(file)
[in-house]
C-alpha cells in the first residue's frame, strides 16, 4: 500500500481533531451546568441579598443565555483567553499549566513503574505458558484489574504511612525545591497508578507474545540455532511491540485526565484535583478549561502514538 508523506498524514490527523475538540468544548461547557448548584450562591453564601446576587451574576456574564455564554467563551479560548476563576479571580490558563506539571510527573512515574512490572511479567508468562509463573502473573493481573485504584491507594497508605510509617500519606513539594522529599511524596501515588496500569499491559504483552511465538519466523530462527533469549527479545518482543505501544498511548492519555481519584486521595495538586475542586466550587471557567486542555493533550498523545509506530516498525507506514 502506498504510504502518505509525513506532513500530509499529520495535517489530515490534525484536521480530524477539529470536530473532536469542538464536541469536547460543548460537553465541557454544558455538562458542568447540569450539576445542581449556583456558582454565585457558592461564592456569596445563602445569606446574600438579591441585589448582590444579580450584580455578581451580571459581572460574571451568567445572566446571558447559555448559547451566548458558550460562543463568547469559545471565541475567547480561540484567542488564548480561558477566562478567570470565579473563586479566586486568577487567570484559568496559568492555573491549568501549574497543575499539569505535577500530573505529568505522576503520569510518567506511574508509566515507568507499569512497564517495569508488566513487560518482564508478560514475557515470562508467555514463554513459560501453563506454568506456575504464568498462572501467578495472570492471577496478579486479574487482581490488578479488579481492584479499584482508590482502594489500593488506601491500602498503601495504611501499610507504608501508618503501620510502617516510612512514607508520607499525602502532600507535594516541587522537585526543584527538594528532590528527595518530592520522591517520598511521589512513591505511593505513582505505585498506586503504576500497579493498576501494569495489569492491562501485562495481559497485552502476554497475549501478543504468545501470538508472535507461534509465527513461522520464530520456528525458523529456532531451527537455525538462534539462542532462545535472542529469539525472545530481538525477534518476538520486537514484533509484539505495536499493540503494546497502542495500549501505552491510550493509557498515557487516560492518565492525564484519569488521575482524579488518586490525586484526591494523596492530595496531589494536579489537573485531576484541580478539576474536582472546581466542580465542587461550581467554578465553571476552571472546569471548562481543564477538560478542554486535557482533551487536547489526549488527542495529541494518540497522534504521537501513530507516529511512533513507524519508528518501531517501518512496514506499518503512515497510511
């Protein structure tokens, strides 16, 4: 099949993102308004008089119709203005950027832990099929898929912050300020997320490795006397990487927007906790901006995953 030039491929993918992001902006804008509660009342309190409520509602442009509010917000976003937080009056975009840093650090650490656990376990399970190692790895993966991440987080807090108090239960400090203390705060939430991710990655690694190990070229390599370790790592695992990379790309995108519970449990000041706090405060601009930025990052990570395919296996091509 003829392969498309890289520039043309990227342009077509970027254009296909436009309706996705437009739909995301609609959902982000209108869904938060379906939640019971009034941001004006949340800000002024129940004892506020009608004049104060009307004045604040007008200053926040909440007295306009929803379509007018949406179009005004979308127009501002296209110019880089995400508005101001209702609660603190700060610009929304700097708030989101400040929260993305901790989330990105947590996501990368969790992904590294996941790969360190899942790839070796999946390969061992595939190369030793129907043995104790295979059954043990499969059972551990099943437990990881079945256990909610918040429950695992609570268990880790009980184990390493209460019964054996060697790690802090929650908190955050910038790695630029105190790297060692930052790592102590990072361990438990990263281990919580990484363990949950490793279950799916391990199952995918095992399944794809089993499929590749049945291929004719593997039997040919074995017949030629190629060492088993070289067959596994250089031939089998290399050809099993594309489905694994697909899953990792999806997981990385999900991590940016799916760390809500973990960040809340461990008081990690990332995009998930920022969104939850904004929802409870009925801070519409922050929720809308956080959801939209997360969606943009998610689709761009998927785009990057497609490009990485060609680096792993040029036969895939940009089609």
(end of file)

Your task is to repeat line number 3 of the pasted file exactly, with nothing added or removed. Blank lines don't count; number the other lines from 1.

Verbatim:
């Protein structure tokens, strides 16, 4: 099949993102308004008089119709203005950027832990099929898929912050300020997320490795006397990487927007906790901006995953 030039491929993918992001902006804008509660009342309190409520509602442009509010917000976003937080009056975009840093650090650490656990376990399970190692790895993966991440987080807090108090239960400090203390705060939430991710990655690694190990070229390599370790790592695992990379790309995108519970449990000041706090405060601009930025990052990570395919296996091509 003829392969498309890289520039043309990227342009077509970027254009296909436009309706996705437009739909995301609609959902982000209108869904938060379906939640019971009034941001004006949340800000002024129940004892506020009608004049104060009307004045604040007008200053926040909440007295306009929803379509007018949406179009005004979308127009501002296209110019880089995400508005101001209702609660603190700060610009929304700097708030989101400040929260993305901790989330990105947590996501990368969790992904590294996941790969360190899942790839070796999946390969061992595939190369030793129907043995104790295979059954043990499969059972551990099943437990990881079945256990909610918040429950695992609570268990880790009980184990390493209460019964054996060697790690802090929650908190955050910038790695630029105190790297060692930052790592102590990072361990438990990263281990919580990484363990949950490793279950799916391990199952995918095992399944794809089993499929590749049945291929004719593997039997040919074995017949030629190629060492088993070289067959596994250089031939089998290399050809099993594309489905694994697909899953990792999806997981990385999900991590940016799916760390809500973990960040809340461990008081990690990332995009998930920022969104939850904004929802409870009925801070519409922050929720809308956080959801939209997360969606943009998610689709761009998927785009990057497609490009990485060609680096792993040029036969895939940009089609």